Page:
As a holistic retreat, our approach has always been to arrive at a harmonious balance between mind, body and soul. Physical well-being is targeted through Ayurveda to balance each individual’s bio energies through therapy and food as a medicine. The energy or prana and mental well-being are addressed through a combination of traditional yoga, breathwork and meditation. But the beginnings of the idea to create a deeply immersive program came a few years ago when I started to see a significant shift in the needs of our guests. Most of our clients are living fast-paced lives as leaders of industry, as entrepreneurs and in the corporate world, but, increasingly, this success is not translating to a sense of balance and harmony. There was a need to explore a much more spiritual journey rather than just experience this at the surface. Following a traditional meditative mindful journey, personally mentored by yogis with a wealth of experience, and being able to bring this into one’s daily life, was the answer.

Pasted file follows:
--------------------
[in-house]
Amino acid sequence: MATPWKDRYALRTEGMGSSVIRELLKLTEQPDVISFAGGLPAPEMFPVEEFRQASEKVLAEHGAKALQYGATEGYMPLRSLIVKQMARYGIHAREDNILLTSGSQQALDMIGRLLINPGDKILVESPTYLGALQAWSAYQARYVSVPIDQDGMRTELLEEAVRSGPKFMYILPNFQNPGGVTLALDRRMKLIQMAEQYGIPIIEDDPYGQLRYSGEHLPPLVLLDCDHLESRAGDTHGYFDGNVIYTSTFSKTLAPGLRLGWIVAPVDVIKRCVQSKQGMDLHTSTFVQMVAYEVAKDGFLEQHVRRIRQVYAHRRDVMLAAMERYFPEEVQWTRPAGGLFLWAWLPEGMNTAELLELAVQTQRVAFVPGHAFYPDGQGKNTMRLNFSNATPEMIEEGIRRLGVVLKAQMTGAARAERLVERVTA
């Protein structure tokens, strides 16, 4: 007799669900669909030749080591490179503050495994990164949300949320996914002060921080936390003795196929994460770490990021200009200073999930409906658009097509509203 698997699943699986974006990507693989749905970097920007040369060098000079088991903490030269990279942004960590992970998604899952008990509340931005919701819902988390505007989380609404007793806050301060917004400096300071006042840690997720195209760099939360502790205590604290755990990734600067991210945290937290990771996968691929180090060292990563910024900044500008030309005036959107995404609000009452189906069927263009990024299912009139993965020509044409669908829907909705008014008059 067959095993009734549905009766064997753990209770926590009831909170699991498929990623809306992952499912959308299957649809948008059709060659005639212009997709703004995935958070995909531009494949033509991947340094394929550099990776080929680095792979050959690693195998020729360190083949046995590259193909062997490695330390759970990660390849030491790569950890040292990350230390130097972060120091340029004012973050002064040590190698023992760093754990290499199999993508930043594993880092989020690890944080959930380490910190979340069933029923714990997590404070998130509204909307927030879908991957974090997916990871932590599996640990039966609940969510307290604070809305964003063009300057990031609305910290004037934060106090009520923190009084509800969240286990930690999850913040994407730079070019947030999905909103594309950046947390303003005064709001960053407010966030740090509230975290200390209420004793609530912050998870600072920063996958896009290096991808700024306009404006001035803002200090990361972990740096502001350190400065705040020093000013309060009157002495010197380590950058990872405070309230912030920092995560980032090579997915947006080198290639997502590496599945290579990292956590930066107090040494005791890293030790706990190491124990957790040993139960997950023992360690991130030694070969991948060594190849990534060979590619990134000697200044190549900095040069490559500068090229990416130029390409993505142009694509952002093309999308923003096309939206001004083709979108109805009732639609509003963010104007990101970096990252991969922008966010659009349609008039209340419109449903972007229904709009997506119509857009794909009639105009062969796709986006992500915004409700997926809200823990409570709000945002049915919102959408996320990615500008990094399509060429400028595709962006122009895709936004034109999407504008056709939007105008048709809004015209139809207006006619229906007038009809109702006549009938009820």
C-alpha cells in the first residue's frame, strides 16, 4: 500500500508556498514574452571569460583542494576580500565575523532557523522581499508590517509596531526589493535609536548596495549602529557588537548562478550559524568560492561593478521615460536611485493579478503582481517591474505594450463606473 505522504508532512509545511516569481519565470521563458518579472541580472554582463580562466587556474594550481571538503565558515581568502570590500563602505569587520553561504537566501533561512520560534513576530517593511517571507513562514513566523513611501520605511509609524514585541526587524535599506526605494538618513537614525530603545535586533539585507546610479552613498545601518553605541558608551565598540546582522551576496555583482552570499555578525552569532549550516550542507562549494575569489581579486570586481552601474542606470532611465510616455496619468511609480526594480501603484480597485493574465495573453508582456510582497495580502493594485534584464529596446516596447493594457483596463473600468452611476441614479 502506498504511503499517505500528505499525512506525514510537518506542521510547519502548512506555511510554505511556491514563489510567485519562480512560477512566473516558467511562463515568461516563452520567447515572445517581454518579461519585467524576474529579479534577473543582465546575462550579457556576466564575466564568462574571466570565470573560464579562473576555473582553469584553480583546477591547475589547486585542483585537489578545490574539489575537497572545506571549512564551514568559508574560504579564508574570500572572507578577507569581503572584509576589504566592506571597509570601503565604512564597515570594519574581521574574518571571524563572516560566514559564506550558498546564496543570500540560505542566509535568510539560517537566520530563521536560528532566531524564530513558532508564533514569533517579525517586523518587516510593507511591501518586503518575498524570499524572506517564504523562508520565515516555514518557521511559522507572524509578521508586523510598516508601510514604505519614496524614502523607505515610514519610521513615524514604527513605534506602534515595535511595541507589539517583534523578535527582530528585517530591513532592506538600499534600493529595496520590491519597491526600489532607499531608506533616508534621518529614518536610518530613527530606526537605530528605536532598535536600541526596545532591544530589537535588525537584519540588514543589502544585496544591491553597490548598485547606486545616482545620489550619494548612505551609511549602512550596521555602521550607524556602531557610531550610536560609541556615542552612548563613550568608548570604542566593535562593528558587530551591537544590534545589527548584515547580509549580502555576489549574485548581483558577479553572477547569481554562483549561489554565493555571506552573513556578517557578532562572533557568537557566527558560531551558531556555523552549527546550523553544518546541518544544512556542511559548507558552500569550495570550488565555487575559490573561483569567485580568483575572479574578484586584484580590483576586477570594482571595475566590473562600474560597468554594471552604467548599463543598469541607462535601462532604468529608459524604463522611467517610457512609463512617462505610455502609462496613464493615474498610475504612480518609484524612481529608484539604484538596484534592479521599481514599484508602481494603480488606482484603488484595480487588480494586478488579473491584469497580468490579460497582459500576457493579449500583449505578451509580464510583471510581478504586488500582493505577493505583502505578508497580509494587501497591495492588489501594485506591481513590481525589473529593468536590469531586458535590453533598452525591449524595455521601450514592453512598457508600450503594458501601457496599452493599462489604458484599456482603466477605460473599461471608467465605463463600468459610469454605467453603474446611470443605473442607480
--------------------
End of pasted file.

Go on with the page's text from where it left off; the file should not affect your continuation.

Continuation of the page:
How it works is:
The various concepts of Dhyana (meditation) and its practice originated in the Vedic era and have been influenced over the ages by various schools of study including Buddhism and Hinduism. The practice of meditation is one of the key tools that helps harmonize the mind and also taps into the full potential of the higher mind. By overcoming negative tendencies, it helps harmonize the whole personality and gives an overall sense of calm.